13.
J Med Entomol ; 2020 Jun 02.
Artículo en Inglés | MEDLINE | ID: mdl-32484514

RESUMEN

Mosquitoes (Diptera: Culicidae) are one of the most important disease vector species in the world. Many species have a high degree of anthropophilia and are often found in human habitations. In the present study, we have inventoried the nocturnal mosquito assemblage in intra-, peri-, and extradomicile environments in four municipalities in Pará, Brazil. At each municipality, a residence was selected and the mosquitoes were sampled using the protected human attraction capture and Shannon trap methods in April (rainy season) and August 2018 (dry season). We have collected a total of 696 mosquito specimens belonging to 8 genera and 17 species. The most abundant species were Mansonia (Mansonoides) titillans (Walker) (366/696, 52.6%), Anopheles (Nyssorhynchus) albitarsis Lynch-Arribálzaga (97/696, 13.9%), and Culex (Culex) quinquefasciatus Say (93/696, 13.4%). Mosquito richness, abundance, and composition did not differ between intra-, peri-, and extradomicile environments suggesting limited habitat segregation among the different species. However, mosquito species richness and mosquito species abundance were significantly higher during the rainy season than during the dry season, suggesting increased mosquito activity during the rainy season. We detected several important vector species of human diseases including Aedes (Stegomyia) aegypti (Linnaeus), Anopheles (Nyssorhynchus) darlingi Root, Haemagogus (Conopostegus) leucocelaenus (Dyar and Shannon), Coquillettidia (Coquillettidia) venezuelensis (Theobald), and Culex (Culex) quinquefasciatus which are the main transmitters of dengue, malaria, yellow fever, mayaro, and oropouche fever, respectively. As inventories of disease-carrying mosquitoes in the region are very scarce, mainly in residential environments, our results suggest high potential for mosquito-borne disease transmission in Pará State.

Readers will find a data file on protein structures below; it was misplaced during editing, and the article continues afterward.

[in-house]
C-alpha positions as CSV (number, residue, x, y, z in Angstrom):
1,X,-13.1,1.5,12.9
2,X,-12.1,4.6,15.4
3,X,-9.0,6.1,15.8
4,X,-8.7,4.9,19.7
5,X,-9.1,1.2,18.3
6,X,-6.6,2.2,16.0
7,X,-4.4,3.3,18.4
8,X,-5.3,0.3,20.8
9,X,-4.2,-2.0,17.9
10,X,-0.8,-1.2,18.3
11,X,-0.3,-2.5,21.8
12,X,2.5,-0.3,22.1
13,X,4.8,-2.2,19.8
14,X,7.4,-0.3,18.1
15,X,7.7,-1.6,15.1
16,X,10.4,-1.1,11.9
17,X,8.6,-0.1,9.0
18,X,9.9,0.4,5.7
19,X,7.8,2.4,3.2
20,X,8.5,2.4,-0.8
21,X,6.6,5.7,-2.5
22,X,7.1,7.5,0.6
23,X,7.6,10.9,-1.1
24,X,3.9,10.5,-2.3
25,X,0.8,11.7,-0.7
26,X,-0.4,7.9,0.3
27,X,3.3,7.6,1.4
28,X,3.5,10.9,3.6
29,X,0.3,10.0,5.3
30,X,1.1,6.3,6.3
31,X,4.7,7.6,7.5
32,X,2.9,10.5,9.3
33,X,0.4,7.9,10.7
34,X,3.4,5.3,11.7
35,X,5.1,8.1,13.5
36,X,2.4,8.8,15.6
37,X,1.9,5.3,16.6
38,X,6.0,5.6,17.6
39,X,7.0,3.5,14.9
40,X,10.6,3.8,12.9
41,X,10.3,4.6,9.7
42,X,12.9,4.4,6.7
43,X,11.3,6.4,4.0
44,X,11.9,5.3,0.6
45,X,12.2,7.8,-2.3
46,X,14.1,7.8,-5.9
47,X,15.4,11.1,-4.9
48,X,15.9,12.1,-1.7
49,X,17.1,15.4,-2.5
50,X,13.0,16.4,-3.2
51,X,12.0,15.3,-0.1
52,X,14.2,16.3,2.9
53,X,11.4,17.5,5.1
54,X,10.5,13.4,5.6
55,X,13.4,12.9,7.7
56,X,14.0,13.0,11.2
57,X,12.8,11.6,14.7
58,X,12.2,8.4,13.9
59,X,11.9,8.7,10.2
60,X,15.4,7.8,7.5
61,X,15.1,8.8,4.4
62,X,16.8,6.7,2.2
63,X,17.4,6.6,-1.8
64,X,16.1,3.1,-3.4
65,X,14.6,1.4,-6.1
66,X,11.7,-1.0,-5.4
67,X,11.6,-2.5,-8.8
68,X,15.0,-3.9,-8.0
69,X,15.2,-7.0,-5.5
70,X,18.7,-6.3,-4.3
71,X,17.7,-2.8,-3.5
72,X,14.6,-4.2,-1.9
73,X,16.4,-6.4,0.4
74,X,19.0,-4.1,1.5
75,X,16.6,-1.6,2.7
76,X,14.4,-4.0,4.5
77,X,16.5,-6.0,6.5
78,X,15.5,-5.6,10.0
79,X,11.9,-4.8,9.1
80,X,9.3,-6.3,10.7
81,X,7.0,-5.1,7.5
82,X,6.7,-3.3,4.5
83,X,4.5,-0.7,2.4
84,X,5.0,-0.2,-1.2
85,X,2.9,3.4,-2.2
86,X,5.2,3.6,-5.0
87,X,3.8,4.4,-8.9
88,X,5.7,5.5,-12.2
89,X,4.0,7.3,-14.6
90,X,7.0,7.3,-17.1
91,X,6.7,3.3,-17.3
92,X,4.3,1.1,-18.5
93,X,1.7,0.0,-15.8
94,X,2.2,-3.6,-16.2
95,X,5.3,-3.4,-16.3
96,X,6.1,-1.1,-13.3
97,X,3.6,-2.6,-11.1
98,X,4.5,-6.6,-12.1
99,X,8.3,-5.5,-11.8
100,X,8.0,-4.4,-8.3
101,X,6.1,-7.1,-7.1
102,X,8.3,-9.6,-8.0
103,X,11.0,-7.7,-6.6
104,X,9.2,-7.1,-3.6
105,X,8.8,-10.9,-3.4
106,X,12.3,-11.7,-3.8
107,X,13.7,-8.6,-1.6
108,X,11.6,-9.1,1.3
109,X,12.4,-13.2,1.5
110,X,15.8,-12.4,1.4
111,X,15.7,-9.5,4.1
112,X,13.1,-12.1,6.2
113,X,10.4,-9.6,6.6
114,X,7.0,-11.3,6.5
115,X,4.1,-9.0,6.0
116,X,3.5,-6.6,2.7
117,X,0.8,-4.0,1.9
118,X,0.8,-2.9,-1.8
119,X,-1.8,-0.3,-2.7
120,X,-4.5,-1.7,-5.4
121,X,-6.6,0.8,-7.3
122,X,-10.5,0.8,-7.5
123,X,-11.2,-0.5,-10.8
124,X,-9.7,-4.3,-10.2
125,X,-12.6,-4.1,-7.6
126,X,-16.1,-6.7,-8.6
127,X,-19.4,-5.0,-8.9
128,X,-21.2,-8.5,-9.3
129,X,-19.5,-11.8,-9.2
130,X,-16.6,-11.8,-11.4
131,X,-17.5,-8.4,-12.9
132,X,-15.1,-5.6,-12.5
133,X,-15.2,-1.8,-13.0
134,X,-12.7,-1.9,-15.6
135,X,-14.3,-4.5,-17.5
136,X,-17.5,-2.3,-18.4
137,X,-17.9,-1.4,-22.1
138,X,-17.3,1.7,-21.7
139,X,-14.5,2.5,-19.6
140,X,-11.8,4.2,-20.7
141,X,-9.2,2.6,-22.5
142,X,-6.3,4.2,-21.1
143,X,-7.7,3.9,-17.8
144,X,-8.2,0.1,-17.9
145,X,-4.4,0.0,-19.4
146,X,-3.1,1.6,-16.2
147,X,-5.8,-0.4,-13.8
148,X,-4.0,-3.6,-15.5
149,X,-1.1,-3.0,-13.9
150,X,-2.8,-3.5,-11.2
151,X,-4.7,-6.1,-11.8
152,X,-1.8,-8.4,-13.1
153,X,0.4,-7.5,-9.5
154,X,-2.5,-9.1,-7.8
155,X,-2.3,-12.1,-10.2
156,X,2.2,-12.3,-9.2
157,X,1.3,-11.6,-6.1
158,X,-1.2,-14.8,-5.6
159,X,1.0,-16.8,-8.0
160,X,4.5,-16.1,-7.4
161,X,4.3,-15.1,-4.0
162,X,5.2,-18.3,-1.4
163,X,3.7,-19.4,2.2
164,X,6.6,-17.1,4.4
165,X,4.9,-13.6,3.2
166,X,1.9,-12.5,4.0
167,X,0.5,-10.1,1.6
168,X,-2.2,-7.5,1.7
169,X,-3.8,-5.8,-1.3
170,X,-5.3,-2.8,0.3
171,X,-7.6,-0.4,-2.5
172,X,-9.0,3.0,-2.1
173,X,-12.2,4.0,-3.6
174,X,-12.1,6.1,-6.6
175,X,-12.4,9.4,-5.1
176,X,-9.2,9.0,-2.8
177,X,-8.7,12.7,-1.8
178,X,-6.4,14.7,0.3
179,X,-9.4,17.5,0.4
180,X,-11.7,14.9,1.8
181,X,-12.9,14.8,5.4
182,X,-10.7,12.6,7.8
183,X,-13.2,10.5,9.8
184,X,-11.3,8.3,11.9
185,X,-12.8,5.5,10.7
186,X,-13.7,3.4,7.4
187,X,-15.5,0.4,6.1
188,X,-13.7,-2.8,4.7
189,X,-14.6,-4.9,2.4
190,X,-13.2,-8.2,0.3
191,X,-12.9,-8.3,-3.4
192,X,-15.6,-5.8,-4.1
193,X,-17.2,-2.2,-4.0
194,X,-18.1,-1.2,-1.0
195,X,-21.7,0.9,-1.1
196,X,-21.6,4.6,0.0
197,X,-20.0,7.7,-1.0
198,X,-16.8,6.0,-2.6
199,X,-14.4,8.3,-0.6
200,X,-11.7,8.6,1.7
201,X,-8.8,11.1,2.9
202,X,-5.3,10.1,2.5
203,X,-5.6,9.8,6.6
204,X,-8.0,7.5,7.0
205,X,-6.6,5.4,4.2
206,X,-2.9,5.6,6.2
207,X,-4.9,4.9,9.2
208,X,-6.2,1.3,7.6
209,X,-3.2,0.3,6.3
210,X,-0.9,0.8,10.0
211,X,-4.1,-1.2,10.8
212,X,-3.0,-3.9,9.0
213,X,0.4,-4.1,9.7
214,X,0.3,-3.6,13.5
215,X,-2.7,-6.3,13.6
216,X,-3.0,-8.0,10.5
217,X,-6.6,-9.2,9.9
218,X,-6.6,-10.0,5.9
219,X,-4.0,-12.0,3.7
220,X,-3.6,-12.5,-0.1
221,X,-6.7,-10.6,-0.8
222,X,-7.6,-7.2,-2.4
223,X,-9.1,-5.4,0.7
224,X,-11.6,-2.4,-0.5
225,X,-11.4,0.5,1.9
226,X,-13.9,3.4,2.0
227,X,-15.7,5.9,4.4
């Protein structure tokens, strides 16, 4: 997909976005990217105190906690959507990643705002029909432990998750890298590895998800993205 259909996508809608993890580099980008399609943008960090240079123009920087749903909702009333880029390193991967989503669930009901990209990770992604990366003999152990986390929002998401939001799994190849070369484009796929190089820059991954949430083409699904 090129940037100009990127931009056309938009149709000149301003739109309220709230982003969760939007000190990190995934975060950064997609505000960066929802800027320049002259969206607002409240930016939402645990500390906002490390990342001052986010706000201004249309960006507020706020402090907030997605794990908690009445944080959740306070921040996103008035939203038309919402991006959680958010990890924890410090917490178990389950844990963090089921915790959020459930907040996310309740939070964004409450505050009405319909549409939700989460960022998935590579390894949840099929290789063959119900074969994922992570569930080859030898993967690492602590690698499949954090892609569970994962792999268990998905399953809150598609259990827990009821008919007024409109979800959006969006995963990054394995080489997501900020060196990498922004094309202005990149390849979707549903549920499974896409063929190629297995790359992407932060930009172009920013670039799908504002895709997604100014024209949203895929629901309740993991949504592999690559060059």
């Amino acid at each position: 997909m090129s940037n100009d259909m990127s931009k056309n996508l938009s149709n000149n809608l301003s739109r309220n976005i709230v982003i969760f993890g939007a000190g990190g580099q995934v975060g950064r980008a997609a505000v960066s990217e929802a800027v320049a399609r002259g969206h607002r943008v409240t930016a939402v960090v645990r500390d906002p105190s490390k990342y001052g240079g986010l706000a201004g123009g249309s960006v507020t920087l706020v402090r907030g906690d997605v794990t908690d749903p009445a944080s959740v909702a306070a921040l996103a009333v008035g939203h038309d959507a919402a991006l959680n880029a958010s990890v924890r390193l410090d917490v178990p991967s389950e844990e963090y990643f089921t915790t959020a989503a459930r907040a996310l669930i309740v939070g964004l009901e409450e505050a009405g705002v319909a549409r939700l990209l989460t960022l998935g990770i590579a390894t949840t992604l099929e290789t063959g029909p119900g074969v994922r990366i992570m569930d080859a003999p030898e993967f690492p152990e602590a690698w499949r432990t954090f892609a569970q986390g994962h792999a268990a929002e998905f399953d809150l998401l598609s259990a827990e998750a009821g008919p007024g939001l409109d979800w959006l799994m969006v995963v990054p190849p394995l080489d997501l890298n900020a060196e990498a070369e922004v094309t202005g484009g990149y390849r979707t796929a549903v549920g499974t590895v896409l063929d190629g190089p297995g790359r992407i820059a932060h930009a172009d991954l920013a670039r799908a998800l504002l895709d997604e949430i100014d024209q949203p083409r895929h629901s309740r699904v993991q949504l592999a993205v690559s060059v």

14.
Enferm. actual Costa Rica (Online) ; (38): 61-74, Jan.-Jun. 2020.
Artículo en Portugués | LILACS, BDENF - Enfermería | ID: biblio-1090087

RESUMEN

Resumo Este estudo teve como objetivo discutir as percepções dos Agentes Comunitários de Saúde e Agentes de Combate a Endemias sobre o processo de orientação da população quanto à prevenção e controle do Aedes Aegypti. Tratase de estudo descritivo-exploratório de natureza qualitativa, realizado com 07 Agentes de Combate a Endemias e 12 Agentes Comunitários de Saúde em uma cidade no interior da Bahia, cujos dados foram coletados por meio de entrevista semiestruturada, gravada com auxílio de gravador e analisado através da técnica do discurso do sujeito coletivo, que permitiu a construção de discursos coletivos. Os resultados mostram que na percepção de tais profissionais, a população não contribui para a prevenção e controle do Aedes Aegypti de modo eficaz, deixando apenas que os profissionais em questão atuem de forma ativa, sendo que este trabalho deve ser em conjunto com a população e os Agentes. Concluímos que com base nos resultados obtidos a população é orientada quanto aos cuidados para a prevenção do AA, no entanto, grande parte das pessoas não colocam em prática o que é pasado para eles, sendo assim, existe a necessidade de implementação de atividades para sensibilização deles.


Abstract This study aimed to discuss the perceptions of Community Health Agents and Endemic Control Agents on the process of guiding the population regarding the prevention and control of Aedes Aegypti. This is a descriptive and exploratory study of qualitative nature, conducted with 07 Endemic Disease Agents and 12 Community Health Agents in a city in the interior of Bahia, whose data were collected through semi-structured interviews, recorded with the aid of tape recorder and analyzed through the technique of collective subject discourse, which allowed the construction of collective discourses. The results show that in the perception of such professionals, the population does not contribute to the prevention and control of Aedes Aegypti effectively, leaving only the professionals in question to act actively, and this work should be together with the population and the agents. We conclude that based on the results obtained the population is oriented towards care for the prevention of AA, however, most people do not put into practice what is passed on to them, so there is a need to implement activities to raise awareness of them.